All this goes to conclude in MY OPINION which can be incorrect, that he was a prisoner of his circumstance, as a head of an independent QUANGO, but nevertheless paid by the state, in NOT upsetting the status quo, no matter how he believed it should be better carried out in the interests of the Country.

I had NO intellectual baggage, I was a free thinker, and my whole purpose was never to be published, made famous, obtain plaudits, but merely looking at ways and means to improve the quality of life of people who live in Sri Lanka.

I wanted professionals, experts, and policy makers to take those ideas and fine tune them and make them better. This blog talks about a home grown Nationwide Ambulance Service, long before the Indians offered one. We had the vehicles we had the technology, but we did not have a policy maker who could implement this. It had to be India that took the credit for this, and the GMOA had egg on their face in the end when it showed promise, despite their rejection of it. See my proposal in April 2013! In the link below:

This blog entry is NOT an obituary, but an attempt to explain by way of example where Saman’s intellectual capacity to think and suggest was stifled by the system. Just think about it! If I was in his shoes, would I be able to write anything I have written in my blog? However they are ALL suggestions that if implemented, while at times, not be accepted initially, will prove in time to have been in the best interests of the Country. Saman did NOT have that luxury.

Due to his prestige, he was in demand by everyone, to be in the panel to judge, to speak, to attend, to lecture, and join boards, foundations and even be visiting lecturers in overseas and local universities. How much can a man do and have a life to pursue his own interests? I directly accuse those who lay claim to his time, for the stress that he was under. We never go behind the man and ask ourselves are we demanding too much? When you are too nice and don’t refuse what others would think are gift horses, you merely pile on the pressure!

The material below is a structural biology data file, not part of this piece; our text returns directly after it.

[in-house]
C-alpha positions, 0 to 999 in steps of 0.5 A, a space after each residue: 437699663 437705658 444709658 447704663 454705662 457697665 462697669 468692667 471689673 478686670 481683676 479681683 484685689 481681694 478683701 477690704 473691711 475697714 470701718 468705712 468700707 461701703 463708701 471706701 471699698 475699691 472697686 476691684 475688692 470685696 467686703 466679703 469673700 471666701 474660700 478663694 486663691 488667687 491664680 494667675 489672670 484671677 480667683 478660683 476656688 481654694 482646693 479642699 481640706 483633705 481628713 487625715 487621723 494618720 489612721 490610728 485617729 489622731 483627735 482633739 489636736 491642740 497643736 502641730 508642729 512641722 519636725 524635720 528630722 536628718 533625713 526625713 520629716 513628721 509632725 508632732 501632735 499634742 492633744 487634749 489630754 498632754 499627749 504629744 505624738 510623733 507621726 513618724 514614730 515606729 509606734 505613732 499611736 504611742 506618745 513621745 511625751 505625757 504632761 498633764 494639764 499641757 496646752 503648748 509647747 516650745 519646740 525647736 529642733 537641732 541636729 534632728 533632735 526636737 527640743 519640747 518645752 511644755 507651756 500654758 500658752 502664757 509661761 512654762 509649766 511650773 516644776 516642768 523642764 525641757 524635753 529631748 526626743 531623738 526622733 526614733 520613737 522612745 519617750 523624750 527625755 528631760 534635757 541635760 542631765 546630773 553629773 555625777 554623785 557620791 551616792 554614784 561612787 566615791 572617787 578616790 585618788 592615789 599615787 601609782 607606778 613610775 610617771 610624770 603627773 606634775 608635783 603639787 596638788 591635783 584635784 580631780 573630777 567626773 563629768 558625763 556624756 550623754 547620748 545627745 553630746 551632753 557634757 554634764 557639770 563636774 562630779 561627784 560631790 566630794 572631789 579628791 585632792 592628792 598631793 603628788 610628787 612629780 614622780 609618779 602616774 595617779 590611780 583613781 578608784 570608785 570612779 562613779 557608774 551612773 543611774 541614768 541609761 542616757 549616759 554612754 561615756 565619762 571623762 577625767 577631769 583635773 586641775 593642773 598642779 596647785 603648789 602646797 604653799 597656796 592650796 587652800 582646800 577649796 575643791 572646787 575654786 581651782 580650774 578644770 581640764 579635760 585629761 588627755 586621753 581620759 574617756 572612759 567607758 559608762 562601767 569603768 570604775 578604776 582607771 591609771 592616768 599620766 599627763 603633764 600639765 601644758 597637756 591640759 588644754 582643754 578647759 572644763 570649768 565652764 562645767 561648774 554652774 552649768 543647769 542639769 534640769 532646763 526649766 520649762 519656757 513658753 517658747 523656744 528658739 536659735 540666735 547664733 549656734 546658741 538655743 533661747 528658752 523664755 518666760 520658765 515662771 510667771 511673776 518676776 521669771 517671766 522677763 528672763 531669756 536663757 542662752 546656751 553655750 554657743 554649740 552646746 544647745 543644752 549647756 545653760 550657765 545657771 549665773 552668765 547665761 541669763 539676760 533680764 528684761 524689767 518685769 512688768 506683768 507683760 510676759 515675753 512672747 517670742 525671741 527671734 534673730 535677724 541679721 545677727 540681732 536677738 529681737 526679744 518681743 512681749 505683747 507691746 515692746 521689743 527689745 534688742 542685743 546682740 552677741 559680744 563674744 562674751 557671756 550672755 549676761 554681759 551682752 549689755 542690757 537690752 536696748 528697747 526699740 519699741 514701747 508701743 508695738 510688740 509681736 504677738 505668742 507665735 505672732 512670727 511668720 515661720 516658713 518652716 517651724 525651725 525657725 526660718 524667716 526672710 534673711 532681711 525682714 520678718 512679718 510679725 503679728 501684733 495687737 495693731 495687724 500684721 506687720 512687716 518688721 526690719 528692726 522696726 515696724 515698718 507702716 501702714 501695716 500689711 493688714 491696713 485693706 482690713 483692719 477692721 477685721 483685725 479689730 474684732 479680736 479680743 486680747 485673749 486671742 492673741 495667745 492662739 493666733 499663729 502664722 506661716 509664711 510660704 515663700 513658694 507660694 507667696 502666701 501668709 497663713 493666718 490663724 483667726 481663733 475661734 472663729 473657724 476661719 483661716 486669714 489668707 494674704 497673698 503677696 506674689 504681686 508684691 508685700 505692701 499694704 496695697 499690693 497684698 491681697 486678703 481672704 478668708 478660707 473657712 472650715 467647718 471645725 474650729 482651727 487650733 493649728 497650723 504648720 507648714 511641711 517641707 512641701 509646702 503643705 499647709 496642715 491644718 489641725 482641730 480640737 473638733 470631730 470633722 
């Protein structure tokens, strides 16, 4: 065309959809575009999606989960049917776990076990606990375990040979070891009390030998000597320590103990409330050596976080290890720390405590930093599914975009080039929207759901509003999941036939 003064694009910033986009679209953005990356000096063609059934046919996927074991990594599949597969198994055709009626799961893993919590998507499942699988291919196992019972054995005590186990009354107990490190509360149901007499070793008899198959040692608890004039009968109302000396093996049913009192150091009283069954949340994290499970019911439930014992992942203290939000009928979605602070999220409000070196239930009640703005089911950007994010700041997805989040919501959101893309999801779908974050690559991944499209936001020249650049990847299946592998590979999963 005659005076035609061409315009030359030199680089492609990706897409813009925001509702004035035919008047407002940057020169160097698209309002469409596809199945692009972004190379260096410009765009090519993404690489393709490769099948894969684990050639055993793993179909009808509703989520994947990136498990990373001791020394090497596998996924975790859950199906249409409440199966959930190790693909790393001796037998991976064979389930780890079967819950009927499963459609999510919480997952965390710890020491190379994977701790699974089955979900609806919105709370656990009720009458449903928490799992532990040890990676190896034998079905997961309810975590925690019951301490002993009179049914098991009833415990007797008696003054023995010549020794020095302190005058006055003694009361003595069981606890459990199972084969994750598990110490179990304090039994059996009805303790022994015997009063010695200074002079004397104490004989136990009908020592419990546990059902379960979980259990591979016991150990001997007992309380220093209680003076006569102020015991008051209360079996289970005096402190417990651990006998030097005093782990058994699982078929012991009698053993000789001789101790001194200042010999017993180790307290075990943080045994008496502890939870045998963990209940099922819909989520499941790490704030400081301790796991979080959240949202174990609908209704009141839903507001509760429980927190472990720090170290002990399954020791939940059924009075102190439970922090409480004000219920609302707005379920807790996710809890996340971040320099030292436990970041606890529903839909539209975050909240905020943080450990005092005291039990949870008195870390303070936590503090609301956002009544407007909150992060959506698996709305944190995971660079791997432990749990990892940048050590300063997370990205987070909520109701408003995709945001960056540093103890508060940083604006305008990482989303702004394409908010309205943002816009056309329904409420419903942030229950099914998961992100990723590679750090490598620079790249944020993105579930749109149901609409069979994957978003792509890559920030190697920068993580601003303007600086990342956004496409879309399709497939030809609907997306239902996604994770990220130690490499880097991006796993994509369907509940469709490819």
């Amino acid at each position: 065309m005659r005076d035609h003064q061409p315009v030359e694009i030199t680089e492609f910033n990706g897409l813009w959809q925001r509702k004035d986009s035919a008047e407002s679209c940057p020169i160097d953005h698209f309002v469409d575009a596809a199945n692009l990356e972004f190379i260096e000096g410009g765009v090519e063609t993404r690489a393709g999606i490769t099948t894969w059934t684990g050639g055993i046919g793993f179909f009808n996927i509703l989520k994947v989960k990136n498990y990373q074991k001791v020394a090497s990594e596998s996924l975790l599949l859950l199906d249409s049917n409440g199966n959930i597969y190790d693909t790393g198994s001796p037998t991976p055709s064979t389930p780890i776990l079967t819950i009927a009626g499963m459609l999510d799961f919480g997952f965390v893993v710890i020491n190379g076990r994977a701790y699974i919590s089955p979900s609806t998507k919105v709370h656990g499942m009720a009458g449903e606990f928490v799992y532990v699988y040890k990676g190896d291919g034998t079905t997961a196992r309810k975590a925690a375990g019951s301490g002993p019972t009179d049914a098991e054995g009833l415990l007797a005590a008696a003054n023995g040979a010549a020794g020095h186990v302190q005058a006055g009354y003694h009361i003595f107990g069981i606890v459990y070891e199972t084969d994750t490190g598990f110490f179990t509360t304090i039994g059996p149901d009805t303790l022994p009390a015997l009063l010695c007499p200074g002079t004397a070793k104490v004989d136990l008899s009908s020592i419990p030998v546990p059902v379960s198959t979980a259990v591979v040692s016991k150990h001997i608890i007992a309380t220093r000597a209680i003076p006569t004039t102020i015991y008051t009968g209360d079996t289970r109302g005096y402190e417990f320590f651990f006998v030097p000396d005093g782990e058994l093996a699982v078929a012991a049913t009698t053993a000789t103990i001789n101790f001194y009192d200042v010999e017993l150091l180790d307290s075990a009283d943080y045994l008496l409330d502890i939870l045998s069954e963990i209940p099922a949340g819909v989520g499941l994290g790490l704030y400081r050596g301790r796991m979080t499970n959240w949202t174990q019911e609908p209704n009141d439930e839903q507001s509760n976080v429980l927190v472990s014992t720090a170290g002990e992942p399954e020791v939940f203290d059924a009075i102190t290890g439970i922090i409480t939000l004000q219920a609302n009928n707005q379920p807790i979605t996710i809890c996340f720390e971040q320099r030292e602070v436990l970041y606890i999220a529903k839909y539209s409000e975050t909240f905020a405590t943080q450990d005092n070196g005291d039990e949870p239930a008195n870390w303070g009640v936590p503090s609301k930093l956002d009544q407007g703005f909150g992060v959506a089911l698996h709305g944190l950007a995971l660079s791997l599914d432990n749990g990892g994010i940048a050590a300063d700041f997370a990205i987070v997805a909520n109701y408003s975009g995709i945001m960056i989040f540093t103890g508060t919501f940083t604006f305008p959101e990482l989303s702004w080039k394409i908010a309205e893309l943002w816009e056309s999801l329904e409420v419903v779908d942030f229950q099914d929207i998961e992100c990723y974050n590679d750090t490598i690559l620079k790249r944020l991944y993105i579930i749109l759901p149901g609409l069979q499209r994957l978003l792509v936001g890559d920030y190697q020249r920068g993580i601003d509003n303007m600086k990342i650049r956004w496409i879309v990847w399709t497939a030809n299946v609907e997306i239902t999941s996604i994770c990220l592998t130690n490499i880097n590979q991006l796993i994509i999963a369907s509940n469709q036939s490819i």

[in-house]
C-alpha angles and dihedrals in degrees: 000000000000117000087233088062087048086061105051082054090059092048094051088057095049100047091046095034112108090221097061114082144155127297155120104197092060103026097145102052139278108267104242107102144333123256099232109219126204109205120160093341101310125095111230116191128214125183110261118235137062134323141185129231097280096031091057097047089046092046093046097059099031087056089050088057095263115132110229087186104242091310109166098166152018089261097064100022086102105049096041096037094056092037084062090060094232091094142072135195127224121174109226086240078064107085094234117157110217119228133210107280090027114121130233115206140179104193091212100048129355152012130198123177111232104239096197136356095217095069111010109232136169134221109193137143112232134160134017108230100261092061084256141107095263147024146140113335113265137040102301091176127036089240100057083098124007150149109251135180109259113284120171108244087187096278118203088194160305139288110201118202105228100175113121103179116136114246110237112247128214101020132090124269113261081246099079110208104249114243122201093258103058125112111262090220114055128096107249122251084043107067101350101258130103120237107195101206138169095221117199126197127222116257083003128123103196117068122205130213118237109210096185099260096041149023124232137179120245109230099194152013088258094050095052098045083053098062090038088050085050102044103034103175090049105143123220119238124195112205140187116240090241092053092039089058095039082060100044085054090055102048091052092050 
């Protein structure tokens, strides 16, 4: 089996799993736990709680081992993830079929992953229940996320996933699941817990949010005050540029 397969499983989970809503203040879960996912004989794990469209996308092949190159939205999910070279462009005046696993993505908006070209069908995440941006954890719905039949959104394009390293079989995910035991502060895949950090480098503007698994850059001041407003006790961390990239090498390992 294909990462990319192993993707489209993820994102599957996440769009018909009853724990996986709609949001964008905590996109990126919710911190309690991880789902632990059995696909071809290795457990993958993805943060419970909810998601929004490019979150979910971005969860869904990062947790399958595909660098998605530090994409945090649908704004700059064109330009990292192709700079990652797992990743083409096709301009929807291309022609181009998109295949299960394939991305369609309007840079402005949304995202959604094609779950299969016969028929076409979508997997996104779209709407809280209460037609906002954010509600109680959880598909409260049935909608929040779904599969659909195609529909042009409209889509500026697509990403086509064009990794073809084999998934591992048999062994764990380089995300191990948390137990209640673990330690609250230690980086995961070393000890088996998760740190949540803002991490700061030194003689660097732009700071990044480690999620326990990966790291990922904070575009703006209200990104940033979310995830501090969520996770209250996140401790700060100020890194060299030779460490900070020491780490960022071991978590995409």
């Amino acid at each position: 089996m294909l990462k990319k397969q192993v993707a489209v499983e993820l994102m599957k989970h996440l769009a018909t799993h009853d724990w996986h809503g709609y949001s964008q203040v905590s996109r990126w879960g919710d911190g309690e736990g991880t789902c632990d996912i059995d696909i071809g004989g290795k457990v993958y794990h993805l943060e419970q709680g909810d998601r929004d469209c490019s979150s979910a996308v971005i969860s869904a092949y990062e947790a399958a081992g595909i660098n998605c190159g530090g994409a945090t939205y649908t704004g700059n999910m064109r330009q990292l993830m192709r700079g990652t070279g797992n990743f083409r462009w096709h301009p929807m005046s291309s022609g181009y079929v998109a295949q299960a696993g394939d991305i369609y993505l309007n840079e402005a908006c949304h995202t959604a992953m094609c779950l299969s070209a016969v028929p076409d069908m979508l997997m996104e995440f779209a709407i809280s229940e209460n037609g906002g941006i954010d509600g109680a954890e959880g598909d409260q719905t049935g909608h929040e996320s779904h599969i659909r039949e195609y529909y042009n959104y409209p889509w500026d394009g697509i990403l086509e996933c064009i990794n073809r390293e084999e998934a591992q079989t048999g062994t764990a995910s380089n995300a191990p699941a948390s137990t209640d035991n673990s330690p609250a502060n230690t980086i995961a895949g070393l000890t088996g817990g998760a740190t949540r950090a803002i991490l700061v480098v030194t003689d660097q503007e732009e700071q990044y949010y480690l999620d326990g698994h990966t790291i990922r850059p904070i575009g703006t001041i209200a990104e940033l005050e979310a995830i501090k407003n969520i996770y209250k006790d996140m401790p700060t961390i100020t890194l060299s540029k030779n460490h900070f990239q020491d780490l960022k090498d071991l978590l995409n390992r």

Speaking from experience, today’s youth are intellectually challenged due to social media and such like to concentrate and be specialists in fields, and could not be relied upon to deputize for Saman in instances. This further exacerbated his inability to rely on subordinates to completely write his speeches for him when he was pressed for time. He did not have the confidence that the issue would be articulated in the way he wanted it done. All these add to the inability of our intellectuals to have the time needed for creative thinking, being so heavily involved with duties to perform from the various roles he had taken upon himself.

Who can replace him? There must be 5 people who should take on the work he did, and there aren’t the 5 needed for that task. There is only so much a human being can be called upon to do. Intellectuals are exceedingly professional people in general who take pride in their work. Then if more is expected, then more time has to be allocated to perform the tasks, and then the stress level can rise.

I would have loved the time to discuss each of the topics with him, so that I can get an intellectual and economic perspective on my opinions, but I know I could never ask Saman to give me that input, where I painfully was aware of the huge task he had taken on. It is then a salutary lesson to us all, to be able to say NO. Judging panels on Corporate Accounts for the Institute is merely a fashion show for personal prestige, not an indicator of how well run a company is, so asking Saman to be in the panel to judge these pathetic pieces of shit called financial statements was a dishonor and NOT an honor, IN MY HUMBLE OPINION!

Yes he could have refused, yes he should NOT have taken on so many roles, but the way he was pushed into them by people without an ounce of grey matter, being unable to understand how much work he did, is what is shocking.

I wish to stress that what I have written is my interpretation, and my opinion only, not influenced by anyone else, and I apologize in advance if I am wrong in my understanding. He will no doubt now have the time he did not have in this life to enjoy what he likes to do, or so I hope!


Ratmale,Minneriya,Sri Lanka said...

Ratmale,Minneriya,Sri Lanka said...

Anonymous said...

The Tribute by the Institute of Policy Studies where he served from 1990 onwards up until his untimely demise